With the district lines redrawn this year, the North Shore of Nassau County is now a part of State Senate District 7, a district currently held by Anna Kaplan of North Hempstead. Kaplan will be running for reelection in the Democratic Primary on August 23.
Kaplan was born in Tabri, Iran in 1965 to Jewish parents, and was raised in Tehran, the country’s capital for 13 years before fleeing the country due to the threat of the Islamic Revolution. She spent several years in Brooklyn, Chicago and Queens until her family settled in Great Neck.
Kaplan studied to be an attorney, attending Stern College at Yeshiva University in New York, and later received her J.D. from the Benjamin N. Cardozo School of Law, also a part of Yeshiva. After working as a lawyer for several years, she married her husband Darren in 1995, and the couple made the move to North Hempstead, where they raised their two daughters.
Kaplan first got involved in community service when she was encouraged to run as a trustee for the Great Neck Public Library in 2005. She said initially apprehensive, she said, but her husband encouraged her to go for it.
“My husband, who is an Ashkenazi Jew and not from the Persian Tribe, said to me ‘We come to this country, we’re all immigrants,’” Kaplan said. “He said, ‘We achieve great goals and then we give back,’ and he really worked very hard to make sure I got on board and ran for library board.”
Kaplan spent four years as a library trustee before being selected for the North Hempstead Board of Zoning and Appeals in 2009, a position she held for roughly two years. Her first major political race occurred in 2011, when she ran for a seat on the North Hempstead Town Council, which she won. She was reelected in 2015 with 67 percent of the vote.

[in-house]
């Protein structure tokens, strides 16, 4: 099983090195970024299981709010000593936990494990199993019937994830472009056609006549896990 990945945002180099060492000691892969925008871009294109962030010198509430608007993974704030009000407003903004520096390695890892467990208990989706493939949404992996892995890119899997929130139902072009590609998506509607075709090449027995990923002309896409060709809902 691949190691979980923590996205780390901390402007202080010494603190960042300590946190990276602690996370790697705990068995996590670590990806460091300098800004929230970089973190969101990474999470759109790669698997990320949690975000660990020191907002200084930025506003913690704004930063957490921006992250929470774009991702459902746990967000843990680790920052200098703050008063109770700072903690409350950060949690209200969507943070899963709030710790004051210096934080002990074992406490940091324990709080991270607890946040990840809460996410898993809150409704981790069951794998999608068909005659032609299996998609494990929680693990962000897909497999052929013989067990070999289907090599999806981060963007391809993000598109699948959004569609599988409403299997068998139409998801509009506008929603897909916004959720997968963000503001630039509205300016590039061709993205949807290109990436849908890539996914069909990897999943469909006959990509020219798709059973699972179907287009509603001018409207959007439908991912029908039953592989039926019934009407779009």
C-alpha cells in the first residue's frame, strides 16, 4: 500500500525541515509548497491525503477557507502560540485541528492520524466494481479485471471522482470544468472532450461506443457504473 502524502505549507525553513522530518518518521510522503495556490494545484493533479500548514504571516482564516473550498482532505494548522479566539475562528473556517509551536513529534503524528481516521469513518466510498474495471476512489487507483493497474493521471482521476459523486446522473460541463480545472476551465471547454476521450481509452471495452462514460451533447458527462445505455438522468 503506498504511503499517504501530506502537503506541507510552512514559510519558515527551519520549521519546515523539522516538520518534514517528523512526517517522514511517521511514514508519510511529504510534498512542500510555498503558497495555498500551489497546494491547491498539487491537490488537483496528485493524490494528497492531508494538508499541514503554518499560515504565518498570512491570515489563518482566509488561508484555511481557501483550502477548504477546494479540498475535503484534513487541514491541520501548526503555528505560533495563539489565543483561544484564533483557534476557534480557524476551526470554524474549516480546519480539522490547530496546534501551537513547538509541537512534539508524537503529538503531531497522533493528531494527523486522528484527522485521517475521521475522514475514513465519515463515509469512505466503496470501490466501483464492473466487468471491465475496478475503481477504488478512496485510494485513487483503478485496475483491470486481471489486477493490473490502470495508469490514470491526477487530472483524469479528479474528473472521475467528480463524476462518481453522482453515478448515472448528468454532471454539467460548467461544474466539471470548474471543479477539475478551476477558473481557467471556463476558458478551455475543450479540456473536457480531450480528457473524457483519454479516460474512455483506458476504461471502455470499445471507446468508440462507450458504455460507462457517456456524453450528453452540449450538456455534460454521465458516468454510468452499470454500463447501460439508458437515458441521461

Then in 2018, Kaplan decided to run for New York State Senate District 7, which at the time did not include the North Shore. Kaplan highlighted reproductive rights and a need for stronger gun control laws as her primary reasons for running, especially following a meeting with students from Great Neck who were protesting gun laws following the Parkland massacre earlier that year.
“They were scared of going to school and while they were at school, they were worried that while they were at school someone was going to walk in with an AR-15 and just start shooting them for no reason,” Kaplan said. “We live in the greatest democracy on earth, with all the freedoms we have in this country, and for our children to be fearful of going to school or going to the mall or going to a movie, it really just broke my heart.”
Since winning her seat in the state Senate, and after winning reelection in 2020, Kaplan has made gun control and reproductive rights two of her main priorities in state legislation. During her first three weeks in office, she helped pass a voting rights law, the New York Reproductive Health Act which codified Roe vs. Wade in the state, and a series of 10 “sensible” gun laws.
Her most recent gun bill is the Scott J. Beigel Unfinished Receiver Act, which seeks to clamp down on the sale of “ghost guns” in New York state, and which was signed into law by Gov. Kathy Hochul on October 28, 2021.
“Ghost guns” do not have serial numbers and are untraceable firearms that can be bought online without a background check and assembled at home.
In the weeks following the controversial decision by the United States Supreme Court to overturn Roe vs. Wade, Kaplan has also sought to ensure New York remains a safe haven for women across the country to receive access to reproductive healthcare. highlighted her efforts to make New York accessible for out-of-state women to seek abortions.
“After Roe was overturned, Senator Kaplan wrote the law that protects medical providers who provide abortions to women from out of state,” Kaplan’s director of communications, Sean Ross Collins, said. “So, when we talk about how New York is a safe haven state for people seeking reproductive healthcare, that’s thanks very much to the law she just wrote.”
Kaplan has been encouraging residents to get out and vote in the Democratic primary on Aug. 23, and although she is new to 40 percent of the new 7th District, she hopes her constituents will look carefully at what she has done in the past before making their decision.
“Please get to know who is trying to get your vote, what they stand for and their track record, so you can hold them responsible and accountable,” Kaplan said. “And if anyone has any questions for me, I’m only an email or phone call away. I’m happy to hear anyone and answer any questions.”